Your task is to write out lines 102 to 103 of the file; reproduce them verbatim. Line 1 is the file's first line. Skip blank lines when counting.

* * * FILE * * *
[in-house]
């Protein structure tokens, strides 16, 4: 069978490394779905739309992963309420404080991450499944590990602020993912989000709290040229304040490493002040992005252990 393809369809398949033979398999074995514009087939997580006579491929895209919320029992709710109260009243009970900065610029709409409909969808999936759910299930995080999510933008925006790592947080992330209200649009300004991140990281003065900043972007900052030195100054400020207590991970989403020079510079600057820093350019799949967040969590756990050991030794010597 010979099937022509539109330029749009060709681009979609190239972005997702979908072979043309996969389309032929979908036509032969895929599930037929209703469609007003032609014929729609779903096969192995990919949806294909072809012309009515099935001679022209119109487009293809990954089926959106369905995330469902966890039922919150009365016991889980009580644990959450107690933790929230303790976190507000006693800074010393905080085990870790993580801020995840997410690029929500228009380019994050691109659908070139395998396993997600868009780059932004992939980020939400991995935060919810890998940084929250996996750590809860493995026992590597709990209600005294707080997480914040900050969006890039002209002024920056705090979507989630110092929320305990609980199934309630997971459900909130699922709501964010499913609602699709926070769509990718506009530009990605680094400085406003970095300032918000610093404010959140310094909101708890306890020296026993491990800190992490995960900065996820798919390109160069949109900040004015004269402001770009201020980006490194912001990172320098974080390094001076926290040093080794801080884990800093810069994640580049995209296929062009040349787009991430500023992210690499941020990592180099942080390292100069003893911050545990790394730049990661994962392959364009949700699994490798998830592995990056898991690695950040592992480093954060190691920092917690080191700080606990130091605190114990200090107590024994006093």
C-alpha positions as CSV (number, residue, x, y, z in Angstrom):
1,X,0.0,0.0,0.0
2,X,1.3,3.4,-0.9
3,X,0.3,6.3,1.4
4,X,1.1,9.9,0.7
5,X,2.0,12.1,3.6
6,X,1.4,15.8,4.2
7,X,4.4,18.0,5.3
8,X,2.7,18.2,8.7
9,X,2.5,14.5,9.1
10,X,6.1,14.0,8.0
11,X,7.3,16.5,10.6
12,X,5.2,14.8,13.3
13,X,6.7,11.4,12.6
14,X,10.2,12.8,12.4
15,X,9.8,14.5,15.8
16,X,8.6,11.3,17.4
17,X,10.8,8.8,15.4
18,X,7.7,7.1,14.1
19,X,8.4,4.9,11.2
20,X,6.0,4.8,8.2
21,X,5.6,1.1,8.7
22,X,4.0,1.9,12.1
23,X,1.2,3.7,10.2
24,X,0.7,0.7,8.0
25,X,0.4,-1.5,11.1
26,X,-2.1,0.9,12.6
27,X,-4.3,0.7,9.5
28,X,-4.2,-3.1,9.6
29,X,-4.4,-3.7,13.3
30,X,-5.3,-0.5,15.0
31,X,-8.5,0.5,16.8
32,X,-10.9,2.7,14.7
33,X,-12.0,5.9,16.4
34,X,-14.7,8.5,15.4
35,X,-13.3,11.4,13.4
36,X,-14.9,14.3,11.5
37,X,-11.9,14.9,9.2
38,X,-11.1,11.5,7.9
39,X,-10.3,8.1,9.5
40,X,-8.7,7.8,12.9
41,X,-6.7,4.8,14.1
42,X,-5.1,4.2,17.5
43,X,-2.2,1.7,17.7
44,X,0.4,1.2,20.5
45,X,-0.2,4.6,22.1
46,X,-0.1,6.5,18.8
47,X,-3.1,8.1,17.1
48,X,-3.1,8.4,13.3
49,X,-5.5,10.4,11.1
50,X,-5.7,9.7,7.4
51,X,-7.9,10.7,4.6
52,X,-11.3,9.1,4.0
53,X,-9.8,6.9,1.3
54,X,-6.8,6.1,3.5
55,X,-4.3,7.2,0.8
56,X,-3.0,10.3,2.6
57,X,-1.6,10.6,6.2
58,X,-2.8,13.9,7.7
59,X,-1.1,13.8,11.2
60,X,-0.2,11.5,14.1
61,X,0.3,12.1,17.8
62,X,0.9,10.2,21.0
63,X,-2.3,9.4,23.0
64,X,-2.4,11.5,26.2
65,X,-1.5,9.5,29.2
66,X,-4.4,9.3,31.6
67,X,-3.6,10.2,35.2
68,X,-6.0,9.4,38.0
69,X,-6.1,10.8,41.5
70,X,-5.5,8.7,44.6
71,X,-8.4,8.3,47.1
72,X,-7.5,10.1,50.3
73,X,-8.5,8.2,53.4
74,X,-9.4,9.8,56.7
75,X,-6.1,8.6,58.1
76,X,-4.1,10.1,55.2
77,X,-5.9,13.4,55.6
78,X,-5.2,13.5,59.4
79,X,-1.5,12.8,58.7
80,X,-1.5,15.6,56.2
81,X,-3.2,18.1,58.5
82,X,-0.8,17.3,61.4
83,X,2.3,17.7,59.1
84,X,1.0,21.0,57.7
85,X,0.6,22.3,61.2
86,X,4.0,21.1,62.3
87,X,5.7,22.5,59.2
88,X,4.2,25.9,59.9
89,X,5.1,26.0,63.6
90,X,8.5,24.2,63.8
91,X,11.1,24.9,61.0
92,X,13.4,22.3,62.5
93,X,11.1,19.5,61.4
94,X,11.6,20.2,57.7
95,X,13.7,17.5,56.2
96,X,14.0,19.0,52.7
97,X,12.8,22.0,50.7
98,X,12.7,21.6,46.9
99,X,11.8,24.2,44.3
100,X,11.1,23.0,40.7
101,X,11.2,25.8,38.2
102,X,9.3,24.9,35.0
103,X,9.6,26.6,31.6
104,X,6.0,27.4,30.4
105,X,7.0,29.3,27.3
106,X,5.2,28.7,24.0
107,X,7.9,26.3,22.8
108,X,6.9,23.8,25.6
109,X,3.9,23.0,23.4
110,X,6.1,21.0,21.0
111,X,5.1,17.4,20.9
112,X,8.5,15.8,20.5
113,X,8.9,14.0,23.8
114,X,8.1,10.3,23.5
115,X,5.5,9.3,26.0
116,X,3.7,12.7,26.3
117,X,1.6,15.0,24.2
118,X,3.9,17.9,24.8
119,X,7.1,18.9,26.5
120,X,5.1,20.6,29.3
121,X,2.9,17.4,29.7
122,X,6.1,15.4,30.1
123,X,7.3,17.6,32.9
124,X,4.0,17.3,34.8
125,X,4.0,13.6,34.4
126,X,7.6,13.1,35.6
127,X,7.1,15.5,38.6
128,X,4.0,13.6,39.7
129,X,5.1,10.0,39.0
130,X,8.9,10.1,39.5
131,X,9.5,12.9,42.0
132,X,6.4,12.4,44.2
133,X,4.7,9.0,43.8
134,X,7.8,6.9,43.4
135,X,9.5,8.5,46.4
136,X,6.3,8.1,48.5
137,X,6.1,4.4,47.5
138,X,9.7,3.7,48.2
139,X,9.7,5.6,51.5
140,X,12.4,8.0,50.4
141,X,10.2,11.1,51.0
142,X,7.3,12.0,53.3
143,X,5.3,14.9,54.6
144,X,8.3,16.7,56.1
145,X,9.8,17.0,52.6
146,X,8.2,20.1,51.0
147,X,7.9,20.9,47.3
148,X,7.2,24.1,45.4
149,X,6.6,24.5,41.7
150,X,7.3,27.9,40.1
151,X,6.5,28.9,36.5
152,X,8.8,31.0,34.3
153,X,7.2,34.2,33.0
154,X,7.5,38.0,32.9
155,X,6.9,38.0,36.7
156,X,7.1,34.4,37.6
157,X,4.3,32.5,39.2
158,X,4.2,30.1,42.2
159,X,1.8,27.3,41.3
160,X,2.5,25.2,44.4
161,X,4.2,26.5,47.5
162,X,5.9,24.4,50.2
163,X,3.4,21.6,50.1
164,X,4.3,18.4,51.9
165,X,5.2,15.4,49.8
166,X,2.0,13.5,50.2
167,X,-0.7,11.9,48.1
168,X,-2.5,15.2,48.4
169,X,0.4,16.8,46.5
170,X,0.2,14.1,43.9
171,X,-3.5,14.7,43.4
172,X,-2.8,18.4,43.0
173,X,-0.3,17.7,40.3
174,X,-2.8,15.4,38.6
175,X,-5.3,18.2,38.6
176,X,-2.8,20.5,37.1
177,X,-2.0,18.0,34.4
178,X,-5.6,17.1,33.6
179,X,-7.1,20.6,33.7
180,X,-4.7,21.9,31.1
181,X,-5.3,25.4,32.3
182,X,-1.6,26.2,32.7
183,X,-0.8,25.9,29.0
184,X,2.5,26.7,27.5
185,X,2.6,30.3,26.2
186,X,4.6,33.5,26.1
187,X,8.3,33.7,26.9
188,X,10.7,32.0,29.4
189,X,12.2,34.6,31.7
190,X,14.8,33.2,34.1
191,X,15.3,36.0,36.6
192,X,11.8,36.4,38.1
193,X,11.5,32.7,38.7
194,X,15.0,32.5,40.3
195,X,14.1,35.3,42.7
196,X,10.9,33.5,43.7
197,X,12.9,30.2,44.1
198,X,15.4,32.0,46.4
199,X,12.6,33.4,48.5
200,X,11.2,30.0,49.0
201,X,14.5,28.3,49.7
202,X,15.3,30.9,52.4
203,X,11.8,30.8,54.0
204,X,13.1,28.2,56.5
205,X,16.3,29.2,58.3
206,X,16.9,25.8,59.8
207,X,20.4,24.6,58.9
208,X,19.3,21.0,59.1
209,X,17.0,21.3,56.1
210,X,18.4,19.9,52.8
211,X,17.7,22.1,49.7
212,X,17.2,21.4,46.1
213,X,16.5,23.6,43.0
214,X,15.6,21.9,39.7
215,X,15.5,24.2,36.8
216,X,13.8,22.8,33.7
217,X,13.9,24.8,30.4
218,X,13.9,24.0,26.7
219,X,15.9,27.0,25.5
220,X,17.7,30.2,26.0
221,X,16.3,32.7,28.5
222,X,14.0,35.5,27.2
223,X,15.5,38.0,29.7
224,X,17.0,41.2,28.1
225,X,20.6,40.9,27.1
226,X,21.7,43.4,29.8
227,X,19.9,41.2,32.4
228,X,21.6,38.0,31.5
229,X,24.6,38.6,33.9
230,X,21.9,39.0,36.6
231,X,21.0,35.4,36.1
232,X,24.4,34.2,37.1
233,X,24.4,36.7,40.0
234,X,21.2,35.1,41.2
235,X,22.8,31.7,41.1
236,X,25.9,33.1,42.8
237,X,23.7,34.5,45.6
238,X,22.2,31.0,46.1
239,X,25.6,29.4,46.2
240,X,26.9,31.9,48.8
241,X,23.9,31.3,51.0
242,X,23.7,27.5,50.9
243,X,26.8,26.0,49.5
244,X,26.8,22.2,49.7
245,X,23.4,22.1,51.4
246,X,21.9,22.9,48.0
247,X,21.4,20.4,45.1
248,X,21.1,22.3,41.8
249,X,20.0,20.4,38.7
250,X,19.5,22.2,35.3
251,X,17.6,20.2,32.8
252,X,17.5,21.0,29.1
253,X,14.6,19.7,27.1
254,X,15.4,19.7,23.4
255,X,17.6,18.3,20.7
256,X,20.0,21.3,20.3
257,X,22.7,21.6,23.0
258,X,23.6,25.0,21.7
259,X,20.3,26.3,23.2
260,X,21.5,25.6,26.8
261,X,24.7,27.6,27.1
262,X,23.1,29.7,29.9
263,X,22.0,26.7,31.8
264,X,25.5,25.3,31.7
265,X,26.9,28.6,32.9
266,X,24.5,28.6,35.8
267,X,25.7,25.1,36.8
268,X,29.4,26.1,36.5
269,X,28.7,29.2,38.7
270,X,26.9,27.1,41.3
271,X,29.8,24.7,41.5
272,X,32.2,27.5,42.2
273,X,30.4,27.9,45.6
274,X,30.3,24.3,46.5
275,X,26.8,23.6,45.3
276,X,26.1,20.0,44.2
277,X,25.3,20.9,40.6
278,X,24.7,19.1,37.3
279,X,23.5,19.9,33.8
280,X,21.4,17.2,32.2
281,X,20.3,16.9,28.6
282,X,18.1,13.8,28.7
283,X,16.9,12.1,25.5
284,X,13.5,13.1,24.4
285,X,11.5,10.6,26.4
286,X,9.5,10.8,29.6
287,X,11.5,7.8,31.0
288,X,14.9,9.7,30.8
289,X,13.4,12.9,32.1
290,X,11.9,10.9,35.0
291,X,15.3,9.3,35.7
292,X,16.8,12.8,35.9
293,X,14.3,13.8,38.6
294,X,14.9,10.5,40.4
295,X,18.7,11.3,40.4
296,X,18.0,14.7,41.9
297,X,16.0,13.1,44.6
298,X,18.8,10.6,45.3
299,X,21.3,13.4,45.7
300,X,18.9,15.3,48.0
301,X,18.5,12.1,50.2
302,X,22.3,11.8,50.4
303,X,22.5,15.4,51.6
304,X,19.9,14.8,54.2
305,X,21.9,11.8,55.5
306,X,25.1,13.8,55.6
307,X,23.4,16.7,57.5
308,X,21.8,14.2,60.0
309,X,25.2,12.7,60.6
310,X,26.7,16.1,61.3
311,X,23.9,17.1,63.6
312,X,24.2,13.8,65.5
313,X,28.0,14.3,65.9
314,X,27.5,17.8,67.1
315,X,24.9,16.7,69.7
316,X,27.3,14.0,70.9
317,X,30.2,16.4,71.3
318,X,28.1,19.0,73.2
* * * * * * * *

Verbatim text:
99,X,11.8,24.2,44.3
100,X,11.1,23.0,40.7